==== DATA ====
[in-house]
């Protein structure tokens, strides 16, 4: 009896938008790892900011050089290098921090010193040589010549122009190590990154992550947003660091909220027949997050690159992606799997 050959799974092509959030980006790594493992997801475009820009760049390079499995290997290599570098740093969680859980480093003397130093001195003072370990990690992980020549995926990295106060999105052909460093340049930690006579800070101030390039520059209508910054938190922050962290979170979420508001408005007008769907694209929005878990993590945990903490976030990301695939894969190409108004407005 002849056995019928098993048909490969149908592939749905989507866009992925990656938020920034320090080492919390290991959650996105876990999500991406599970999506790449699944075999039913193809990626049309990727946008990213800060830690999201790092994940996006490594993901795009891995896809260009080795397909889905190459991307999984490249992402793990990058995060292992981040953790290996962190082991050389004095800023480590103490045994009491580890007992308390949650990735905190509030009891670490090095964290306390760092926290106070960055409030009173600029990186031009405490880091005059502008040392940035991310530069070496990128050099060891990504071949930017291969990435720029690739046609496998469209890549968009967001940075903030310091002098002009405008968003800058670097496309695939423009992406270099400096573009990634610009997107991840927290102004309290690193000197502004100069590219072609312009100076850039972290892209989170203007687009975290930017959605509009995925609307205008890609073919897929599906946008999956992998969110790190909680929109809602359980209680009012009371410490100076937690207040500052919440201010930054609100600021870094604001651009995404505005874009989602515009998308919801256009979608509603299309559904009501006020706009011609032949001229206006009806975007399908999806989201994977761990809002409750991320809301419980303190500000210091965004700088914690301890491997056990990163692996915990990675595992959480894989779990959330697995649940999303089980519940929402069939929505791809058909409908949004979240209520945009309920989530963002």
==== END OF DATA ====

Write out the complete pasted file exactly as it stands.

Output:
[in-house]
């Protein structure tokens, strides 16, 4: 009896938008790892900011050089290098921090010193040589010549122009190590990154992550947003660091909220027949997050690159992606799997 050959799974092509959030980006790594493992997801475009820009760049390079499995290997290599570098740093969680859980480093003397130093001195003072370990990690992980020549995926990295106060999105052909460093340049930690006579800070101030390039520059209508910054938190922050962290979170979420508001408005007008769907694209929005878990993590945990903490976030990301695939894969190409108004407005 002849056995019928098993048909490969149908592939749905989507866009992925990656938020920034320090080492919390290991959650996105876990999500991406599970999506790449699944075999039913193809990626049309990727946008990213800060830690999201790092994940996006490594993901795009891995896809260009080795397909889905190459991307999984490249992402793990990058995060292992981040953790290996962190082991050389004095800023480590103490045994009491580890007992308390949650990735905190509030009891670490090095964290306390760092926290106070960055409030009173600029990186031009405490880091005059502008040392940035991310530069070496990128050099060891990504071949930017291969990435720029690739046609496998469209890549968009967001940075903030310091002098002009405008968003800058670097496309695939423009992406270099400096573009990634610009997107991840927290102004309290690193000197502004100069590219072609312009100076850039972290892209989170203007687009975290930017959605509009995925609307205008890609073919897929599906946008999956992998969110790190909680929109809602359980209680009012009371410490100076937690207040500052919440201010930054609100600021870094604001651009995404505005874009989602515009998308919801256009979608509603299309559904009501006020706009011609032949001229206006009806975007399908999806989201994977761990809002409750991320809301419980303190500000210091965004700088914690301890491997056990990163692996915990990675595992959480894989779990959330697995649940999303089980519940929402069939929505791809058909409908949004979240209520945009309920989530963002």